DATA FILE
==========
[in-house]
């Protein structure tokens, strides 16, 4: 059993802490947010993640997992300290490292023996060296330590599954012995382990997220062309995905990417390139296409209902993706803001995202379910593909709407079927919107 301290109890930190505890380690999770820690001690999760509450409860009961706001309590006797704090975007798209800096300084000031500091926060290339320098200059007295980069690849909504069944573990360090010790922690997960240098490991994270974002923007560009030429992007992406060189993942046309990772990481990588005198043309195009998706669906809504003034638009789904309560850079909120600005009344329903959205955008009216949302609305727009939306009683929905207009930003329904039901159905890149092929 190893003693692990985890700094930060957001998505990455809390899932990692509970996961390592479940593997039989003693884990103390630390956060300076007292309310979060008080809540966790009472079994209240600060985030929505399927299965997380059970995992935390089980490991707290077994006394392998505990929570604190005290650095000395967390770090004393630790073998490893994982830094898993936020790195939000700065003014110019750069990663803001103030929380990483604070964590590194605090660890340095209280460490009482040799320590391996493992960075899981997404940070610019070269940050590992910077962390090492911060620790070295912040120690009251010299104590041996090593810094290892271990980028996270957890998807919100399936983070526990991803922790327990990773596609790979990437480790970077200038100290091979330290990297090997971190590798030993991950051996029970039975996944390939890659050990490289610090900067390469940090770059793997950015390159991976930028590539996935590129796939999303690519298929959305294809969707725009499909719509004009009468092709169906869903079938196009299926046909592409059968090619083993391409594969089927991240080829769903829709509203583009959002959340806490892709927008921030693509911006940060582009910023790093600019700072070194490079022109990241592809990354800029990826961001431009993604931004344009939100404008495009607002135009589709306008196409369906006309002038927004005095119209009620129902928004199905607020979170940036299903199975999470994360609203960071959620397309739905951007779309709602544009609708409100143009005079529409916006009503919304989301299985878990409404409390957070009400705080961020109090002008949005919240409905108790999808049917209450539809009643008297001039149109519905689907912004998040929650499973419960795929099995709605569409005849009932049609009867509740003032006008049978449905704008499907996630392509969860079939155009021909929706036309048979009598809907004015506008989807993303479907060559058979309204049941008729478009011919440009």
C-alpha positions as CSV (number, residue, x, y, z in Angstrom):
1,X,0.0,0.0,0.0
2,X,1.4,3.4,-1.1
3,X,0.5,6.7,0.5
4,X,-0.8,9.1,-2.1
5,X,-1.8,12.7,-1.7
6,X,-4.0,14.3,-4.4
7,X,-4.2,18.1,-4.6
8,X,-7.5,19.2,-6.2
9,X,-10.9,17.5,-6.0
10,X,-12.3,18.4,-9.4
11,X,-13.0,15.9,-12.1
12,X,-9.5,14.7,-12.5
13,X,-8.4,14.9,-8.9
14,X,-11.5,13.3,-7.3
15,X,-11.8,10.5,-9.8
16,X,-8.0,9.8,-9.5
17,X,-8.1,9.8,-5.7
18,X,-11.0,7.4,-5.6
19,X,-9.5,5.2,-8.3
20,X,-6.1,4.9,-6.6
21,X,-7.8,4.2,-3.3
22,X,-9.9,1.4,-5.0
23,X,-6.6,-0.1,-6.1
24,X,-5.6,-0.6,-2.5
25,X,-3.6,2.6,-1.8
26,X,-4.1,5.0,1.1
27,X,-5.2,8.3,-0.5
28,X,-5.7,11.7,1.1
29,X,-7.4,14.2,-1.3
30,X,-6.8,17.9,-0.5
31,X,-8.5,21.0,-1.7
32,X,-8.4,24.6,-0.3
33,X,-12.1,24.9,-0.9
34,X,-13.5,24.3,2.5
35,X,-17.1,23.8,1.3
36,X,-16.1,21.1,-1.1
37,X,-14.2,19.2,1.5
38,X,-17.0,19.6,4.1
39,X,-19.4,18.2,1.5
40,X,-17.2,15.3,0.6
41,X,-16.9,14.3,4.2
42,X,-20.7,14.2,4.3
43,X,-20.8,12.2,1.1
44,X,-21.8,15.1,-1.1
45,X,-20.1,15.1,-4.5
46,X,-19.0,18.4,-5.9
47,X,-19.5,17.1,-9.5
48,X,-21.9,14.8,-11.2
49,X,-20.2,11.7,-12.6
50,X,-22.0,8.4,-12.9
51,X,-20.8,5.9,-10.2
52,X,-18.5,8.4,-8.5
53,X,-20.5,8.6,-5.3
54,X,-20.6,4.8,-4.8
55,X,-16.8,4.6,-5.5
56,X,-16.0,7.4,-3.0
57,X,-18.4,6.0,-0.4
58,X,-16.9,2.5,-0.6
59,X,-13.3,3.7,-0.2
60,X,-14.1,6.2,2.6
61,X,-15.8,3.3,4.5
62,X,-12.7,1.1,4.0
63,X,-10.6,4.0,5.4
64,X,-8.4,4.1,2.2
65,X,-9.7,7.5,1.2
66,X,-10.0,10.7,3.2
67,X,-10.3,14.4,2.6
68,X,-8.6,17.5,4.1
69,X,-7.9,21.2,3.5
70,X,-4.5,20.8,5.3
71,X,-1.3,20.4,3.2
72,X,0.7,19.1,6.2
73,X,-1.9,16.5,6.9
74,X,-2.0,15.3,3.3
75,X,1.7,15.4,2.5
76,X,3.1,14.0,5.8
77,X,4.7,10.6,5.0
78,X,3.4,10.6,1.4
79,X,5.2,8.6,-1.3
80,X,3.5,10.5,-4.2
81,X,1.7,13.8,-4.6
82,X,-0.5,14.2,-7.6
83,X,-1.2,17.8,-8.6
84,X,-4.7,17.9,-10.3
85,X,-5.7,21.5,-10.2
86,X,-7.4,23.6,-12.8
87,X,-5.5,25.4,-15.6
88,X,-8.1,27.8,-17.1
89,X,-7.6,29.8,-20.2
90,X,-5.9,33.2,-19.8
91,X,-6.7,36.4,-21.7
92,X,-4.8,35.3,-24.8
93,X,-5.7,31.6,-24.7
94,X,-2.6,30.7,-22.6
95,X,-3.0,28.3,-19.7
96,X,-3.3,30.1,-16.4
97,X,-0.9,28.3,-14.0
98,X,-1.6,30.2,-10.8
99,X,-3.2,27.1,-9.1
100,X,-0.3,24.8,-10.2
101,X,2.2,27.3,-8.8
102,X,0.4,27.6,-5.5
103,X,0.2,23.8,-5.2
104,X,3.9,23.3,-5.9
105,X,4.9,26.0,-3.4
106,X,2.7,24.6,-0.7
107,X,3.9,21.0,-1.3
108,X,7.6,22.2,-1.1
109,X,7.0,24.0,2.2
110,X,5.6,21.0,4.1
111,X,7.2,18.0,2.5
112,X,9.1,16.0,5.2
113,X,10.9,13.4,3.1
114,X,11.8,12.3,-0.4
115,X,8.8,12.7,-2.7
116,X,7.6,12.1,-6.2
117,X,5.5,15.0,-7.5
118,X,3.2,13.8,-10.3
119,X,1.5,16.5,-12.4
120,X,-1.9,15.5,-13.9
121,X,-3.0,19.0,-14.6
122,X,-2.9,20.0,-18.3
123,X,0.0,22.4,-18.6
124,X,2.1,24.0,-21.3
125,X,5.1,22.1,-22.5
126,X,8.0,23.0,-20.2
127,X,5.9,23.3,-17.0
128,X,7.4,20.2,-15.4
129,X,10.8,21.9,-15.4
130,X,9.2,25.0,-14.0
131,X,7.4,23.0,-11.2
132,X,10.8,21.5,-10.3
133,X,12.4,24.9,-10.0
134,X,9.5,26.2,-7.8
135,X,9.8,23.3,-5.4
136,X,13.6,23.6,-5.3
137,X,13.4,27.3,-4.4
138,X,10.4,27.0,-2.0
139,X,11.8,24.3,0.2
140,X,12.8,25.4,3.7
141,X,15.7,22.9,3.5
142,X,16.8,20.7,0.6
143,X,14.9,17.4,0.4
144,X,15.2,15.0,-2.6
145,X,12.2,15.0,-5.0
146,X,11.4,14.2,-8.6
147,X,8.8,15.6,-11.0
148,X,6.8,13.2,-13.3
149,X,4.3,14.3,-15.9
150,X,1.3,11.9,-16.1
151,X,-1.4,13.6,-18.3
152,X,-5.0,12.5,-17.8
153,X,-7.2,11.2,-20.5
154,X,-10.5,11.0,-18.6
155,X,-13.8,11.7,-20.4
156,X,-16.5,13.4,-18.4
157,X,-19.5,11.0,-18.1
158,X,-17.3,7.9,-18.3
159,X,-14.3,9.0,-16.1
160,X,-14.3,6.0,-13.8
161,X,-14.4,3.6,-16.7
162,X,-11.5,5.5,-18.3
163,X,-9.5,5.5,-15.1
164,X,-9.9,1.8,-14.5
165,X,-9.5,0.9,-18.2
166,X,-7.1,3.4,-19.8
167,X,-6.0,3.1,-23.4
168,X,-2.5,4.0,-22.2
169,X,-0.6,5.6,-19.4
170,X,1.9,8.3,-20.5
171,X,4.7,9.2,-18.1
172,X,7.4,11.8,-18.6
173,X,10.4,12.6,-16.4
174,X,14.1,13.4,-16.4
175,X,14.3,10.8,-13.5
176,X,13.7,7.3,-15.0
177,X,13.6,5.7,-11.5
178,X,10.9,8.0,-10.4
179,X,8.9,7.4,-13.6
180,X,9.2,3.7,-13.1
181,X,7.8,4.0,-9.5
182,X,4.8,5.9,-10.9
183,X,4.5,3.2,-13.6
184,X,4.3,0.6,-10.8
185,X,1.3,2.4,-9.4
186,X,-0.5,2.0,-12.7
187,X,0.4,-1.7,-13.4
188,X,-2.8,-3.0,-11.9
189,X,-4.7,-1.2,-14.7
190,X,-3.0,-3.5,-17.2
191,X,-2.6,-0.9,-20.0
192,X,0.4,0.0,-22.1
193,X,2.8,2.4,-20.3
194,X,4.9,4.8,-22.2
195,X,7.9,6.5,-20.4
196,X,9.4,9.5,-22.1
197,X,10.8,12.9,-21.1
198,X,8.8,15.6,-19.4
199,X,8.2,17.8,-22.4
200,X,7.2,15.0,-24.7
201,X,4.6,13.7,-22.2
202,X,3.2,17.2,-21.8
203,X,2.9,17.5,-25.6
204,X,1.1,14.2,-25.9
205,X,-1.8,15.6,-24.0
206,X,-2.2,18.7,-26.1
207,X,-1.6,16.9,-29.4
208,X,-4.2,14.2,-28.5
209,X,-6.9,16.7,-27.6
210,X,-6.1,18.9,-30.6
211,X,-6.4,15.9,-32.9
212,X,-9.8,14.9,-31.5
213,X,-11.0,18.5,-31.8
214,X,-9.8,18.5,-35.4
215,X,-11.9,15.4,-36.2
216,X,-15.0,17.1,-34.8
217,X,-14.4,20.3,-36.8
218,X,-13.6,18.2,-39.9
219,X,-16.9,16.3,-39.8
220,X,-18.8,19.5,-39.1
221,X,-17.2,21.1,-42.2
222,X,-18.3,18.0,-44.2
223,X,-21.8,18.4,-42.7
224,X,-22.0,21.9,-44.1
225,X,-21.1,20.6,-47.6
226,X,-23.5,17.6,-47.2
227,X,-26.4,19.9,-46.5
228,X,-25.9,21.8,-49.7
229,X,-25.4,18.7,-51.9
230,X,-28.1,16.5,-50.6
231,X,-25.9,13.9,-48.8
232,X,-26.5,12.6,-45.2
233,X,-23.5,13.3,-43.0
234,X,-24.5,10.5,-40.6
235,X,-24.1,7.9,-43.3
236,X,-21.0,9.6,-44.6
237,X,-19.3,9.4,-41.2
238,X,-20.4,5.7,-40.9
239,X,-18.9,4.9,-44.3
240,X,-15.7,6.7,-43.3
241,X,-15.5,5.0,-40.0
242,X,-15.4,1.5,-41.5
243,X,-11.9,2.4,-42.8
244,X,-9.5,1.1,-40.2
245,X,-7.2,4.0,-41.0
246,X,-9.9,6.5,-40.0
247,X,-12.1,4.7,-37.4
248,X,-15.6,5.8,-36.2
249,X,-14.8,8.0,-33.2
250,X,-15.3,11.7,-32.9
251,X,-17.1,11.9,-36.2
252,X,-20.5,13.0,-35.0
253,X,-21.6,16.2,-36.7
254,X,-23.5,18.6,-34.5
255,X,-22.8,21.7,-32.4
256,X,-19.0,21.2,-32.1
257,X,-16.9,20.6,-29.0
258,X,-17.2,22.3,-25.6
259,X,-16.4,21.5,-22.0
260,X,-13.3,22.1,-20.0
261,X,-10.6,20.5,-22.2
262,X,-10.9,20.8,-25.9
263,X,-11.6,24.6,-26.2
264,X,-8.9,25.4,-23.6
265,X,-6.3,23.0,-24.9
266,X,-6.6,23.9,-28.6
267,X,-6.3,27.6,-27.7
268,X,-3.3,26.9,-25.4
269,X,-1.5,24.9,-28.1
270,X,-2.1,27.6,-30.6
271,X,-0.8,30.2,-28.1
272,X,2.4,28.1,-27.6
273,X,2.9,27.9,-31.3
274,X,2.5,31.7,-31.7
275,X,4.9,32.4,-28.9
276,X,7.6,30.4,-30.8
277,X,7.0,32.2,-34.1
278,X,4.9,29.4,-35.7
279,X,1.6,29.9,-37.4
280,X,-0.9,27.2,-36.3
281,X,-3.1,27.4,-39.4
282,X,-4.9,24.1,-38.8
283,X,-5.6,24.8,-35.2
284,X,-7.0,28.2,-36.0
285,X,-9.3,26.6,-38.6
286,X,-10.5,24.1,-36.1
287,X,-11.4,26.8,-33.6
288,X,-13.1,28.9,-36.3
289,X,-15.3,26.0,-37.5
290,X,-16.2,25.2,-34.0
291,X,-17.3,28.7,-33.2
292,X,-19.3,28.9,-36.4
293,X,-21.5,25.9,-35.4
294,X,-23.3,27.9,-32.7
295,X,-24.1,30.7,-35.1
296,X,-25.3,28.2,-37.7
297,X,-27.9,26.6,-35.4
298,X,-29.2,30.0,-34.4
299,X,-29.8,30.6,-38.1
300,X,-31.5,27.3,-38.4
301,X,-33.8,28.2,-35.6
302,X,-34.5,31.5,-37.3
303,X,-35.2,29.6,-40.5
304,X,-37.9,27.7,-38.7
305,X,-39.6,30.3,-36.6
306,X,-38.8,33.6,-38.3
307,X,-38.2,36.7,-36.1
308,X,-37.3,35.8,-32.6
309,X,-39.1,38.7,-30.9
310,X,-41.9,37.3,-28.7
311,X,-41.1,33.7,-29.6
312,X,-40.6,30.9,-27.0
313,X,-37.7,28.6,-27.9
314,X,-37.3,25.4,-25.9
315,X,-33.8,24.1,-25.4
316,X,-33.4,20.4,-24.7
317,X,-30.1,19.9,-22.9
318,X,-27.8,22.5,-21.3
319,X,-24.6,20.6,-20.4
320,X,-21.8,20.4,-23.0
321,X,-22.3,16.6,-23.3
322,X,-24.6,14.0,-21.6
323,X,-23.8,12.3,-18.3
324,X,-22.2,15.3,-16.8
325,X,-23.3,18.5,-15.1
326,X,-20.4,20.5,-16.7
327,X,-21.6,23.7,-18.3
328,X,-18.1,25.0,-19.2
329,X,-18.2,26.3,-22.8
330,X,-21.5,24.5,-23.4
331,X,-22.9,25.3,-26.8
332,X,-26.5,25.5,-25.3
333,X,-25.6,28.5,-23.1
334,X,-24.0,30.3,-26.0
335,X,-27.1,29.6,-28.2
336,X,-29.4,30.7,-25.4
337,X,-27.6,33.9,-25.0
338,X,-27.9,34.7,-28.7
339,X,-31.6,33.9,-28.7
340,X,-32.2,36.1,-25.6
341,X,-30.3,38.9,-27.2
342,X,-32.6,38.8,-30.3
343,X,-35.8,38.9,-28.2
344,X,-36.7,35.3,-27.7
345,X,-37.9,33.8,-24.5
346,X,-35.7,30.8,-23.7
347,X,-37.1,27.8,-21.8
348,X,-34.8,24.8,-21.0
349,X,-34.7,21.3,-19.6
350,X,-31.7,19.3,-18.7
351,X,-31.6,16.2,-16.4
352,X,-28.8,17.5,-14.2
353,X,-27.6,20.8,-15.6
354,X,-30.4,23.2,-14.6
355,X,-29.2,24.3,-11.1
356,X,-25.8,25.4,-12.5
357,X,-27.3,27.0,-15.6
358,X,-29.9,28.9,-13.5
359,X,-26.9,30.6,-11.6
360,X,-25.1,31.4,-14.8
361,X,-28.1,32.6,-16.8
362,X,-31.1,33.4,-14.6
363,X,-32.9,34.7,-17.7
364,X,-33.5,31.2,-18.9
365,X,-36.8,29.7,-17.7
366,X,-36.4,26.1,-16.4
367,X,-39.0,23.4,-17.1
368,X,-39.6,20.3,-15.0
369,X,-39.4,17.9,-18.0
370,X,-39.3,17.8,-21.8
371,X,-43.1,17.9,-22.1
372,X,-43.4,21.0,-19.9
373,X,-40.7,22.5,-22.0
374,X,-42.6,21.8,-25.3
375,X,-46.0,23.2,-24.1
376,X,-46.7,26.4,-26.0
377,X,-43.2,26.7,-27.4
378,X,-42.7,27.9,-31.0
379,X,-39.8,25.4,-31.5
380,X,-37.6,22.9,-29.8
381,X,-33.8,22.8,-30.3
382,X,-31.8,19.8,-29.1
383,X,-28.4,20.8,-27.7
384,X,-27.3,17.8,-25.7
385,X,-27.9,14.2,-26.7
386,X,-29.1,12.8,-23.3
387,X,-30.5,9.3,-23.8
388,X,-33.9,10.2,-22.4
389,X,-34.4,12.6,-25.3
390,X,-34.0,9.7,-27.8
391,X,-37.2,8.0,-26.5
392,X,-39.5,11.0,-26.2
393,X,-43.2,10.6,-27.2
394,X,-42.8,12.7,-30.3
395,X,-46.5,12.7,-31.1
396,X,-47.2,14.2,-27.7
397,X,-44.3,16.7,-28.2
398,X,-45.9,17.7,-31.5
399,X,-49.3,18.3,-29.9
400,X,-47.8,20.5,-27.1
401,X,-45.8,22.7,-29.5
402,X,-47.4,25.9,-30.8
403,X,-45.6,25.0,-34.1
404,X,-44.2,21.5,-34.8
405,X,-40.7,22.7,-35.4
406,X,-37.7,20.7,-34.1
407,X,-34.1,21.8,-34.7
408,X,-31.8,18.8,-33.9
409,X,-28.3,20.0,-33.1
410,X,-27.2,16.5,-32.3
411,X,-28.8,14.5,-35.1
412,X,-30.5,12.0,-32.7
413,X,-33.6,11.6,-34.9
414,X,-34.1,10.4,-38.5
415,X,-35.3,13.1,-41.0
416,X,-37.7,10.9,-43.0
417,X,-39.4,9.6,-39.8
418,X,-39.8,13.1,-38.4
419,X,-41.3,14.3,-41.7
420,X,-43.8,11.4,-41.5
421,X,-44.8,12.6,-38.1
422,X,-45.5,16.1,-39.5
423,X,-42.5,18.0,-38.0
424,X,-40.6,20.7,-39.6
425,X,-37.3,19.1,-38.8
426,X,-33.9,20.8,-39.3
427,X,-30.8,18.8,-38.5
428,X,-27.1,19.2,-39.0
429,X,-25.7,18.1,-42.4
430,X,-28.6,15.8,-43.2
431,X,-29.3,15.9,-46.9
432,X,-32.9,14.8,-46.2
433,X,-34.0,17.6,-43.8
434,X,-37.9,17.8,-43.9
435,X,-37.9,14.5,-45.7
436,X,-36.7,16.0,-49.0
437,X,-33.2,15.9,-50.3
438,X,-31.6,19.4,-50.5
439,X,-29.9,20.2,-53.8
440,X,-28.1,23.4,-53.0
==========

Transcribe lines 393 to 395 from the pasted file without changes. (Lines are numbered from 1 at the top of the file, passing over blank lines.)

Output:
390,X,-34.0,9.7,-27.8
391,X,-37.2,8.0,-26.5
392,X,-39.5,11.0,-26.2